- Set a Date – Have your elective surgery early in the week and not towards the end of the week. Many doctors go out of town for the weekend and if something happens you will be talking to the person covering for the surgeon. It is also advantageous to have your surgery scheduled when your doctor is not going on vacation, a business trip, or has other important obligations.
- Take Your Family – Always take a member of the family with you for your preoperative appointment. This is to remind your doctor that you are not simply a bypass, a hysterectomy, or a gallbladder; you are a person who is loved by a family.
- Ask Who is Putting you to Sleep – You should be as diligent in your search for an anesthesiologist as you are for your surgeon. The anesthesiologist is very important since they are responsible for you in your unconscious state. If you find a good surgeon ask them who they recommend. In some hospitals you can request that person.
- Ask for More Tests – Never rely on just one pathology exam. If your results come back and your doctor finds something of concern then ask him/her to send the slides (all of them) to a nationally recognized reference lab. Get a second interpretation. This particular doctor said he had a patient that had sent his own slides out to three different pathologists and got back three different results. Pretty scary stuff.
- Ask About the Risks – The consent forms are full of complications and risks that they want you to sign off on regarding your particular surgery. The thing to do is ask your surgeon what the risks are that they are most concerned about.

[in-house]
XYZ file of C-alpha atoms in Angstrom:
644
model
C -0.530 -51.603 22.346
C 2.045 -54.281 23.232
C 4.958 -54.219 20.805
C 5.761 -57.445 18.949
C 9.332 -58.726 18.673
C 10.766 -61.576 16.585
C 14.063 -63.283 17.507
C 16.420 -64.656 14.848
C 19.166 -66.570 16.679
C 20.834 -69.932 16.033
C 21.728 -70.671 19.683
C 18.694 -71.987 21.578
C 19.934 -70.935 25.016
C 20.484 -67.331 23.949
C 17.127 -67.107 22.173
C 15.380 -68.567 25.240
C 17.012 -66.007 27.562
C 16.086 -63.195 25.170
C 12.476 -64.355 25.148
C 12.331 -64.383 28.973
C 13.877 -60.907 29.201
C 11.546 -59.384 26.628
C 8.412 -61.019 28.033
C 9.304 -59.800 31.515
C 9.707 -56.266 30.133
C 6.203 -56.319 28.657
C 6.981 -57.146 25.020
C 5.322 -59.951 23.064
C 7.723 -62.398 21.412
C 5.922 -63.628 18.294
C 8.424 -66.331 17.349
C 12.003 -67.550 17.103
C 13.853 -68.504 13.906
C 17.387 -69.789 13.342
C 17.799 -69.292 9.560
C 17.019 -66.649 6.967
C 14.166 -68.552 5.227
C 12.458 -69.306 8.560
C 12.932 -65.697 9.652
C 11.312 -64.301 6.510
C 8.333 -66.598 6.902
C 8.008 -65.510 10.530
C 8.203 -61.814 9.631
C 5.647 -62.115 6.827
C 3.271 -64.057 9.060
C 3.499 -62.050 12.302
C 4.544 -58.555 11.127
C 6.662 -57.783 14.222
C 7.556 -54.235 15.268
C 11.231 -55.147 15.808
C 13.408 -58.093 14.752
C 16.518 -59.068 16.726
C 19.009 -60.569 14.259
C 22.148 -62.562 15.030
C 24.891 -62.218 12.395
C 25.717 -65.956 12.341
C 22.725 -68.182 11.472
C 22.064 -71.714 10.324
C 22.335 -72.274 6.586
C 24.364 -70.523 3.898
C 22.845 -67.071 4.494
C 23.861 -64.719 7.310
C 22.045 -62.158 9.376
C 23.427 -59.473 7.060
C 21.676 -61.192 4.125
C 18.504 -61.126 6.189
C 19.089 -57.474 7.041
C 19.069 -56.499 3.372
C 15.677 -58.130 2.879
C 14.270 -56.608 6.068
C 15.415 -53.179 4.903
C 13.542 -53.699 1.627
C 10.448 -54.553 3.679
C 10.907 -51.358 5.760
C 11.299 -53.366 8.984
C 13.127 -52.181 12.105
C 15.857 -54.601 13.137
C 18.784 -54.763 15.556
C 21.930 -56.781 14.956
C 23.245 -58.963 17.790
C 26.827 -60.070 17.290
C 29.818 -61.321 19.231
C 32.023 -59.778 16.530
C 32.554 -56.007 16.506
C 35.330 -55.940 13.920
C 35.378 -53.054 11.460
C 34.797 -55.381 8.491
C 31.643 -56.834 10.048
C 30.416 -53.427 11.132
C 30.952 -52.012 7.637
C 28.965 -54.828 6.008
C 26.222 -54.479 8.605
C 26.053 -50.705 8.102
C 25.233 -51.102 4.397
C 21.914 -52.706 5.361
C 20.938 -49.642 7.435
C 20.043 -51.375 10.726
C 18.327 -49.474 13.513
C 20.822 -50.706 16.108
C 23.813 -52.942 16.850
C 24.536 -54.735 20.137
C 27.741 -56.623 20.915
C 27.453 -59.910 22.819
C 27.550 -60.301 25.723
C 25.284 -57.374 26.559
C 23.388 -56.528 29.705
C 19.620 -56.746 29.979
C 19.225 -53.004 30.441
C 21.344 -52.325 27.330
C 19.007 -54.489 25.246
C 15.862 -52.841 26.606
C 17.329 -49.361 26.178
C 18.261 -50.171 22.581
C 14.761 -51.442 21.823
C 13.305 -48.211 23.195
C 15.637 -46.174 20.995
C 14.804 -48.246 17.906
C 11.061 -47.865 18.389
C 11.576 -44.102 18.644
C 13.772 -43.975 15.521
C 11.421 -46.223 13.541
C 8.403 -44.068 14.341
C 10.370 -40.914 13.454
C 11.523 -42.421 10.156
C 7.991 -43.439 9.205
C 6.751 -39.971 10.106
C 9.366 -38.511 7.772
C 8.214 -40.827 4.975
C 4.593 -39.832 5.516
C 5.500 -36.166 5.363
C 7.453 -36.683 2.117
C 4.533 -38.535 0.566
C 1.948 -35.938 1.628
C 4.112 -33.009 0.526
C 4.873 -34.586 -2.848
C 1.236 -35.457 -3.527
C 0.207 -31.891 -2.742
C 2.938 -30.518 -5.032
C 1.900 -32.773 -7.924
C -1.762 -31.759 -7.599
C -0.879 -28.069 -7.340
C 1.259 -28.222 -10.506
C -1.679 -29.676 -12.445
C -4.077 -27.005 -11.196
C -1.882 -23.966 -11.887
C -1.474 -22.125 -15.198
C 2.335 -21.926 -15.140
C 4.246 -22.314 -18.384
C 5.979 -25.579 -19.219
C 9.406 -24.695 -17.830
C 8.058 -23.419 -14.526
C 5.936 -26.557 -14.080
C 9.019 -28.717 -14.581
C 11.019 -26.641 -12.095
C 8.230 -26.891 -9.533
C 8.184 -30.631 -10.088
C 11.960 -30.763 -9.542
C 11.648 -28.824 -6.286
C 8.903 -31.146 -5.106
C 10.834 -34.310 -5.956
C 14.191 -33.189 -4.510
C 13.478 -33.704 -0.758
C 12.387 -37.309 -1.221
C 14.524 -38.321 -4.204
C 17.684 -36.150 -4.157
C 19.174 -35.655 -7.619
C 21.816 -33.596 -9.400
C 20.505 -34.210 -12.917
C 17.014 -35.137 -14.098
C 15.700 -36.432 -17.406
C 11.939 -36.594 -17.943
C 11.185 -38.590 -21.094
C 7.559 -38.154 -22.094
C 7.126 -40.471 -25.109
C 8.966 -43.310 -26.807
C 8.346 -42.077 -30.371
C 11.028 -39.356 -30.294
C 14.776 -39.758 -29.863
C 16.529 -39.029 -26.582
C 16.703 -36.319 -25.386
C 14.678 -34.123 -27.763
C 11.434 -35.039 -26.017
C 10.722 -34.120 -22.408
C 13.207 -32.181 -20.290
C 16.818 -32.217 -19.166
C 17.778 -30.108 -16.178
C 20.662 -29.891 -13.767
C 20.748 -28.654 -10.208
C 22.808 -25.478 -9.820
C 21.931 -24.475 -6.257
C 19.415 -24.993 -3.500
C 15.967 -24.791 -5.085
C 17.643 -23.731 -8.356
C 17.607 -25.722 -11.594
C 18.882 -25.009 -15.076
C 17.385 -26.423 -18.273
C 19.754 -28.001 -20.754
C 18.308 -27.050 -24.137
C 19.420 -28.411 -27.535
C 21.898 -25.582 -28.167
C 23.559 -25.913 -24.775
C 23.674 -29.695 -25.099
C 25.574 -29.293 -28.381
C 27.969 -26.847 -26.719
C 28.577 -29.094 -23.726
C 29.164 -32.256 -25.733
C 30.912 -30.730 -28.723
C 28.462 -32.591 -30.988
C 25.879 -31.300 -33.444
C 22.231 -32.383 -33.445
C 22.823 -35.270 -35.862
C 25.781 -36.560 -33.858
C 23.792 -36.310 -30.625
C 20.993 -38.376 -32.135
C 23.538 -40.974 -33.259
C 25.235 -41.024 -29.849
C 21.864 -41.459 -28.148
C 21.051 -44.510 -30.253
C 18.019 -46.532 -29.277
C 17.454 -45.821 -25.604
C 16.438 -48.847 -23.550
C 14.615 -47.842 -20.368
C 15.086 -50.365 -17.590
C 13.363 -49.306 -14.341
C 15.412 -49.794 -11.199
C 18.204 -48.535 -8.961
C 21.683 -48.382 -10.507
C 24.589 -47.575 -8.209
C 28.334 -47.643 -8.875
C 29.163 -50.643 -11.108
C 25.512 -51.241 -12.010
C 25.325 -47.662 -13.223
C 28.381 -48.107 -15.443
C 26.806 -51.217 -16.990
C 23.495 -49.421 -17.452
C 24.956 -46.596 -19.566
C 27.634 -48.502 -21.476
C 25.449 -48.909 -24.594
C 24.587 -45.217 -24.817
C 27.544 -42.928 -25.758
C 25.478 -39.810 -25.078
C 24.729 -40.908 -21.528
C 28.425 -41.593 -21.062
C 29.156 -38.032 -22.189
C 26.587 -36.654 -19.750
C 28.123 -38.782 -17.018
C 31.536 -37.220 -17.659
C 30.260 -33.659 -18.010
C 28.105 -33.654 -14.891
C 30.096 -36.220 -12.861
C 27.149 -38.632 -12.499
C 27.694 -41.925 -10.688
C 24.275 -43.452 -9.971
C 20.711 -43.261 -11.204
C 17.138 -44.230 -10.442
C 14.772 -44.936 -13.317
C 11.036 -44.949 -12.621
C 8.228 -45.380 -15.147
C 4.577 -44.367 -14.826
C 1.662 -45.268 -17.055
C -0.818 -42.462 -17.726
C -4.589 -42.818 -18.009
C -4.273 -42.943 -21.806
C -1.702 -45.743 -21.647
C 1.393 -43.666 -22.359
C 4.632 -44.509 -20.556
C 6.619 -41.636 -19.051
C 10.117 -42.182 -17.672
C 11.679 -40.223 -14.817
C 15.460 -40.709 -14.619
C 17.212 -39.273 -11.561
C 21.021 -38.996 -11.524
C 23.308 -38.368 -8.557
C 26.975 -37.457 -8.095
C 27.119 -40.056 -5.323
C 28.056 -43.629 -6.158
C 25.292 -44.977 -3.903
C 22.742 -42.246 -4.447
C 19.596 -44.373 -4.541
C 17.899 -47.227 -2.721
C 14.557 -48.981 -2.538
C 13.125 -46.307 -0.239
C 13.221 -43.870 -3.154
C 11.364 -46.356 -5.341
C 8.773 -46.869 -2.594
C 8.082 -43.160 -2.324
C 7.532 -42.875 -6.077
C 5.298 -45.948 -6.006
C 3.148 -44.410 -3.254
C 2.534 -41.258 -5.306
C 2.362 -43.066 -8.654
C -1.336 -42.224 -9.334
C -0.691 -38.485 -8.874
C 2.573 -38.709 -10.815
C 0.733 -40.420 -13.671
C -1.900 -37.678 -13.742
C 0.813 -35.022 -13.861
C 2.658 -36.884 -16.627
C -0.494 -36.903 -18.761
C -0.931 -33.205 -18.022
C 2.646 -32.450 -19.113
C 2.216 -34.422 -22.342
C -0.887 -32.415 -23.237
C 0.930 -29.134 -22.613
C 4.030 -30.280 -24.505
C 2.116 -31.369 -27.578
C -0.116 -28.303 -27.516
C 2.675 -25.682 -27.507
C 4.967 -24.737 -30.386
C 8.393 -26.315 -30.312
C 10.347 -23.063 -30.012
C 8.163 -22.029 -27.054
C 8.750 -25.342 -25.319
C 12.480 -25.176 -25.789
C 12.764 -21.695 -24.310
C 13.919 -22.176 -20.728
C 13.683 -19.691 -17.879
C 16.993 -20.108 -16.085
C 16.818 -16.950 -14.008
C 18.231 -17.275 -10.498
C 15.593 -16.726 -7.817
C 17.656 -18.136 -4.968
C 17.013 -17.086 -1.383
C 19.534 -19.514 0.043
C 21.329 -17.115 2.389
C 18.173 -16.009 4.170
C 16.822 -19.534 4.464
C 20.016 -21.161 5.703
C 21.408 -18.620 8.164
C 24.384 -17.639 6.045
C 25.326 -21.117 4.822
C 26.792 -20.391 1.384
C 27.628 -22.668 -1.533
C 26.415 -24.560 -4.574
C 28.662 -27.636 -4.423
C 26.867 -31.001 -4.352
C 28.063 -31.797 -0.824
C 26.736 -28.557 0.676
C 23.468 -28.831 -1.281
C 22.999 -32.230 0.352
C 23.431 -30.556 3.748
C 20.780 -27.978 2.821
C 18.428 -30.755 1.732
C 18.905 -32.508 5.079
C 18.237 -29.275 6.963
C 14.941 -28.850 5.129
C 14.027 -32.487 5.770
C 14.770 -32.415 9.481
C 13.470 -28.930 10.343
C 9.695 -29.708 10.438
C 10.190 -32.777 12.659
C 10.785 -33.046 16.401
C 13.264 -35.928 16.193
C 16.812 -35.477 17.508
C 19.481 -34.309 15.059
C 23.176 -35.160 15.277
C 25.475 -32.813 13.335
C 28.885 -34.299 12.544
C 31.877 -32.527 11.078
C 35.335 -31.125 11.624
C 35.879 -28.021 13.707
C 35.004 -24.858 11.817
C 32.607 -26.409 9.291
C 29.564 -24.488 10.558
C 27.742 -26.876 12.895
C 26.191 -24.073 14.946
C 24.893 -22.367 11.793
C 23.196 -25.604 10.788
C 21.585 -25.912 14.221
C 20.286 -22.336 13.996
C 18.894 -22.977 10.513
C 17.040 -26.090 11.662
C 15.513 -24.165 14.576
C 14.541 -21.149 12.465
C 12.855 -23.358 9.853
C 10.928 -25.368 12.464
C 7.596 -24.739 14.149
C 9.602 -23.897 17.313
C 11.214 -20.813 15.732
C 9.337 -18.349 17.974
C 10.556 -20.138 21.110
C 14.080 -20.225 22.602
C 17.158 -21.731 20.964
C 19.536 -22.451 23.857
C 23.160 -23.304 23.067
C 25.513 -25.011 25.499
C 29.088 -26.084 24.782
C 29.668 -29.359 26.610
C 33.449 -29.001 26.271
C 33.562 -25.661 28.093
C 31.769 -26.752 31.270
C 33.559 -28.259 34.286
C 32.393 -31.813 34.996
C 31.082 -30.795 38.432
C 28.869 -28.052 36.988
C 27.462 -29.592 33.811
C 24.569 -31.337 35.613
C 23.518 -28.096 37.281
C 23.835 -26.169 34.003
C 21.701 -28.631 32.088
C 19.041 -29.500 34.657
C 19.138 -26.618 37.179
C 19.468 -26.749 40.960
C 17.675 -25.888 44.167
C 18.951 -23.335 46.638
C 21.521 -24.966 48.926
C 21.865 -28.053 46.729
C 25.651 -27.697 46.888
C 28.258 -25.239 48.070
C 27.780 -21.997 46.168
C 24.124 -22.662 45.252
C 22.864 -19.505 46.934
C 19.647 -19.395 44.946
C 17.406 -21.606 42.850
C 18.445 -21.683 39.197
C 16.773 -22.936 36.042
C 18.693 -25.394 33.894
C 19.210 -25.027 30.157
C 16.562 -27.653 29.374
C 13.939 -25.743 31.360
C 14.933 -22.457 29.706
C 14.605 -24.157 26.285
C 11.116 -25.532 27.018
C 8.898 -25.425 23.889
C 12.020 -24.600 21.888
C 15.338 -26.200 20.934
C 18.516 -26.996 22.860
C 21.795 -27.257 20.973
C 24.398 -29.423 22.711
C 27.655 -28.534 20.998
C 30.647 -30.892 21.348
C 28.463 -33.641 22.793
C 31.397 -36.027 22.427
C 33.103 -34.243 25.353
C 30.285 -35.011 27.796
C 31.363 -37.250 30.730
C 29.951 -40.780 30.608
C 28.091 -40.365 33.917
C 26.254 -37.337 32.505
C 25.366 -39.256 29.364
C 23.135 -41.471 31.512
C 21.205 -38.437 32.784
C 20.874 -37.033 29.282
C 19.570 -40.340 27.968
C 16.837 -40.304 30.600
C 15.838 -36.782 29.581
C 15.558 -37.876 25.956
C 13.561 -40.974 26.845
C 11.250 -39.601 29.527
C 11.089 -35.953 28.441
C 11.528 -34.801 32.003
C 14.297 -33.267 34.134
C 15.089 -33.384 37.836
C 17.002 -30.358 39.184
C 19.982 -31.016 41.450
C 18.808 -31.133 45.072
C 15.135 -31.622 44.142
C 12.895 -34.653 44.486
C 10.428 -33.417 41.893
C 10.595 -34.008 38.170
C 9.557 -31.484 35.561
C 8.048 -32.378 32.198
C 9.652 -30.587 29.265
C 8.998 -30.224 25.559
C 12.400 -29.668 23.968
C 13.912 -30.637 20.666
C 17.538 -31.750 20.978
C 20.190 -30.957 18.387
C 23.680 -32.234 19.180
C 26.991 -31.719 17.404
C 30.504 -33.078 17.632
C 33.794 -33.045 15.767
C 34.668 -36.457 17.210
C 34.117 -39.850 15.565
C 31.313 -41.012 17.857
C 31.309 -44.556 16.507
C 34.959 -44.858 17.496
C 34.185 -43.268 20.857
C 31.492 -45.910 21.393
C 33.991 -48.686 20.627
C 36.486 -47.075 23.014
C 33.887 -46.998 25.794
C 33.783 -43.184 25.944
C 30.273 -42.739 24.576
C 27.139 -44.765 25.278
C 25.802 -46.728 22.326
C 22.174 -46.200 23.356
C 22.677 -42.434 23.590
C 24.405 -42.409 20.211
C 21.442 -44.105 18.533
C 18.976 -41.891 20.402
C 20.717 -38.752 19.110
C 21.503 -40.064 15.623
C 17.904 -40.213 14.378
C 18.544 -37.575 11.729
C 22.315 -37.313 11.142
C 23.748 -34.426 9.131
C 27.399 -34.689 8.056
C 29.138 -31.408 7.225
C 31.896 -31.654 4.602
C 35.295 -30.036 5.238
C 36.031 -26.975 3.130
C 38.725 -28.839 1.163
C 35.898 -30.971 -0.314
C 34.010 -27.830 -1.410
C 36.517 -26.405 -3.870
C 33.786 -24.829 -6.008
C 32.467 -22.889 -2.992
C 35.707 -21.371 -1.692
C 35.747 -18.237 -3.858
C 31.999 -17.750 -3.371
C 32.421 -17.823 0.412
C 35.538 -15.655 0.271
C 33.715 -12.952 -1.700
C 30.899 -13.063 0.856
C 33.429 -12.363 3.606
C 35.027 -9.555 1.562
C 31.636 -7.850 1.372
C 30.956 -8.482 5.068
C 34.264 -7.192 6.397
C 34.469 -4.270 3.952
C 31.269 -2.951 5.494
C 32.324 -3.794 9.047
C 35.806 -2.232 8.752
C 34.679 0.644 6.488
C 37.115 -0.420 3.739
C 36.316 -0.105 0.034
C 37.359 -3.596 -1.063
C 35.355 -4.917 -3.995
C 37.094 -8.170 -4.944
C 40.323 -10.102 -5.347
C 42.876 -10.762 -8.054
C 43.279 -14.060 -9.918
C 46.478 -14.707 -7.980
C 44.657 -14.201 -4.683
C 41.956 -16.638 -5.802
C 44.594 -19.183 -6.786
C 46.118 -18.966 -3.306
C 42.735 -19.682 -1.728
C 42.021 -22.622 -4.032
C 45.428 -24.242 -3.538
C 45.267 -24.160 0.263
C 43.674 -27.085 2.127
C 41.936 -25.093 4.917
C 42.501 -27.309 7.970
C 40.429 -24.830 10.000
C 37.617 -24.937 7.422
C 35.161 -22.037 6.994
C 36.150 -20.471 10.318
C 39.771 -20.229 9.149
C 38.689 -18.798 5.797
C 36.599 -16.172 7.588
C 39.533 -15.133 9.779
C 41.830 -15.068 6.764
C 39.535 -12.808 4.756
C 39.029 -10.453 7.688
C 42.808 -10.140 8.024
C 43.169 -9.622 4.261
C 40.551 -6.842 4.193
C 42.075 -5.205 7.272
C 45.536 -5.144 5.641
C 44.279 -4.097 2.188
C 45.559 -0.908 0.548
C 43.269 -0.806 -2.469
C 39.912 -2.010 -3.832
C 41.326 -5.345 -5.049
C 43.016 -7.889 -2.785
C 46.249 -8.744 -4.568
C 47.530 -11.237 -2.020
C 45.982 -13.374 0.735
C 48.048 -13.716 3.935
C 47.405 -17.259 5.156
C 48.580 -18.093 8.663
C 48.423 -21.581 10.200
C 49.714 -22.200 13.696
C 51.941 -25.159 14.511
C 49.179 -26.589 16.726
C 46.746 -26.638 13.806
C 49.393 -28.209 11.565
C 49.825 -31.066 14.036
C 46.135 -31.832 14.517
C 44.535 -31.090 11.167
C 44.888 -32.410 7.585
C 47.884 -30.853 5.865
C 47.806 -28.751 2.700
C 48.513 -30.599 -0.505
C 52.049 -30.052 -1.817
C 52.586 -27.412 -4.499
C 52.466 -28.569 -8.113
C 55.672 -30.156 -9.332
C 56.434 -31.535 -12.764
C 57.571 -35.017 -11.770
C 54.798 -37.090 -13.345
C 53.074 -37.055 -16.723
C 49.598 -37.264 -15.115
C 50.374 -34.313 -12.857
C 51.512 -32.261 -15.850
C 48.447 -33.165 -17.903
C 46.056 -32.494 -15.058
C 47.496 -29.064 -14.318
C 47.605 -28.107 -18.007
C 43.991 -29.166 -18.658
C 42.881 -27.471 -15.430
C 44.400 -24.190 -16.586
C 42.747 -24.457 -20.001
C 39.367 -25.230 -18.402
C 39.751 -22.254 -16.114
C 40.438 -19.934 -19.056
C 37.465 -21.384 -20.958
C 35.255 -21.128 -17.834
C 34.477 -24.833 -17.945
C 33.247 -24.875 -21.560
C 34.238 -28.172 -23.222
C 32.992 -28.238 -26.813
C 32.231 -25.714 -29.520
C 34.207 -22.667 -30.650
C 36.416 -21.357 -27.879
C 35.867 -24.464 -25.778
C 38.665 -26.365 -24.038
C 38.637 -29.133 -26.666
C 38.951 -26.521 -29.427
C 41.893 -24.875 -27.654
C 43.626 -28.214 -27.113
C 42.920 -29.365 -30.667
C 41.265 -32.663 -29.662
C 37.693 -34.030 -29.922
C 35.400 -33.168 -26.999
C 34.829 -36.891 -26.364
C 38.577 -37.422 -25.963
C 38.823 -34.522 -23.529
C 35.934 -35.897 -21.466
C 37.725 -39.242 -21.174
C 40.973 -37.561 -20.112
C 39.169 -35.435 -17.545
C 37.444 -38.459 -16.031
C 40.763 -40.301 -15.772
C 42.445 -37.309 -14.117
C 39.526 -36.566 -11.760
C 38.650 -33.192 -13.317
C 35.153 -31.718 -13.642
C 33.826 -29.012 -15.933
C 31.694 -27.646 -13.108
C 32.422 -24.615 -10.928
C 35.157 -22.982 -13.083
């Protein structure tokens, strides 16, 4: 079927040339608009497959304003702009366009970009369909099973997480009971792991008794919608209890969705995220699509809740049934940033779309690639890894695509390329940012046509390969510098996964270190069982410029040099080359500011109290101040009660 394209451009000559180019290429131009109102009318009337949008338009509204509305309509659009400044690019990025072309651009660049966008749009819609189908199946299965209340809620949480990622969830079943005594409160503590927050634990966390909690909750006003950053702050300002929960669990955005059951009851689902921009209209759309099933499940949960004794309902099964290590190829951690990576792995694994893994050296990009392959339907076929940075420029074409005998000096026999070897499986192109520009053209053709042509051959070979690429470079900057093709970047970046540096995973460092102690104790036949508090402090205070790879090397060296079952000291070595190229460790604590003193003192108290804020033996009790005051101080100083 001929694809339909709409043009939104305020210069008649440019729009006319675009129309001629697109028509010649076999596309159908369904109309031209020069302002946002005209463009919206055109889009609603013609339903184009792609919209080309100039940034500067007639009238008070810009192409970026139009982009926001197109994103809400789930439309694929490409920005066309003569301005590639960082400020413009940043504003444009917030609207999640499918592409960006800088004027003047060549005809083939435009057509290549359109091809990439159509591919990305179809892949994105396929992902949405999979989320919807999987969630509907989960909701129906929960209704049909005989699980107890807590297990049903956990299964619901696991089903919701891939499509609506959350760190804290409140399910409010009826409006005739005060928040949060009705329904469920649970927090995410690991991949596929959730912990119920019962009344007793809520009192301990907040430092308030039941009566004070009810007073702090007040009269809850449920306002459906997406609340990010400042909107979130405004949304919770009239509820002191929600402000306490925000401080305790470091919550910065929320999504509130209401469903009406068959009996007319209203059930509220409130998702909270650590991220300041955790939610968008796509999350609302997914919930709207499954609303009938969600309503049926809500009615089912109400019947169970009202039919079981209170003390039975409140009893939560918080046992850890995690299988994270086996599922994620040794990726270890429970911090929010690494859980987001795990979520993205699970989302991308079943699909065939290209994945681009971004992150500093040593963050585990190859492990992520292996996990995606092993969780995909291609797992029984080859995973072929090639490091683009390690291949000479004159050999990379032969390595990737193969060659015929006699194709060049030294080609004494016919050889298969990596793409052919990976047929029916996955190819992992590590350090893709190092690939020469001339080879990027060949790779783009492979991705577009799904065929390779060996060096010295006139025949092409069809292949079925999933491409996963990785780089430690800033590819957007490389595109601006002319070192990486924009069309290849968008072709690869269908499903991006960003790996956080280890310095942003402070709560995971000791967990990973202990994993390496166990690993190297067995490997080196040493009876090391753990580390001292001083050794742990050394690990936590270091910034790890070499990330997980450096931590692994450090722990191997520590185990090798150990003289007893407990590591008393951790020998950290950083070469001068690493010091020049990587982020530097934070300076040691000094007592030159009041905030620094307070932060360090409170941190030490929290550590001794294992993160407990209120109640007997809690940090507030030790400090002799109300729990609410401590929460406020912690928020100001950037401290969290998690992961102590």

- Donate Blood – Discuss with your doctor about donating your blood or family members donating their blood before elective surgery. If you need blood there is a chance your body will react to banked blood. It’s a foreign substance, like an organ, and your body may try to reject it. Your own blood and blood from close relatives has a drastically reduced chance of complications.
- Ask Who Will Be There – Here’s something to think about. This doctor said that residents have to learn how to operate but it’s required that an attending physician be present. But that doesn’t mean he has to be in the operating room. You need to make sure your surgeon (if he’s not the one doing the surgery) will be actively present and participating in the surgery.
- Ask if Surgery is Really Necessary – Several surgeons confessed in this article I read that they get paid ten times as much money to do surgery than to manage your problem. Ask them if the surgery can wait or if there are non-surgical options. They said that sometimes they are very busy and would rather operate.
- Know What Signs To Be Concerned About – For example after surgery on your foot, if you experience pain in your calf or it gets red or swells you should call your doctor right away. Those symptoms are those of a blood clot which is a risk of just about every surgery.
- Follow All Instructions – Make sure you follow all the post operative instructions. This is a concern to many surgeons. It is not the surgery itself but when patients are noncompliant afterwards with important instructions that complications can arise.
These are just some of the facts and questions that the article covered. I know that the next time I have to go to surgery I will ask my doctor these questions and find out everything I can before I go under the knife. Hopefully you too can use some of these questions to safeguard your health.
Reference: 50 Secrets Your Surgeon Won’t Tell You – Reader’s Digest
Author Bio: Paul Taylor and his wife Julie both spend quite a bit of time coming up with ideas and researching all things related to childcare, which they then feature on their blog babysittingjobs.com. The goal is that this blog will be a complete reference on all things related to using a babysitter.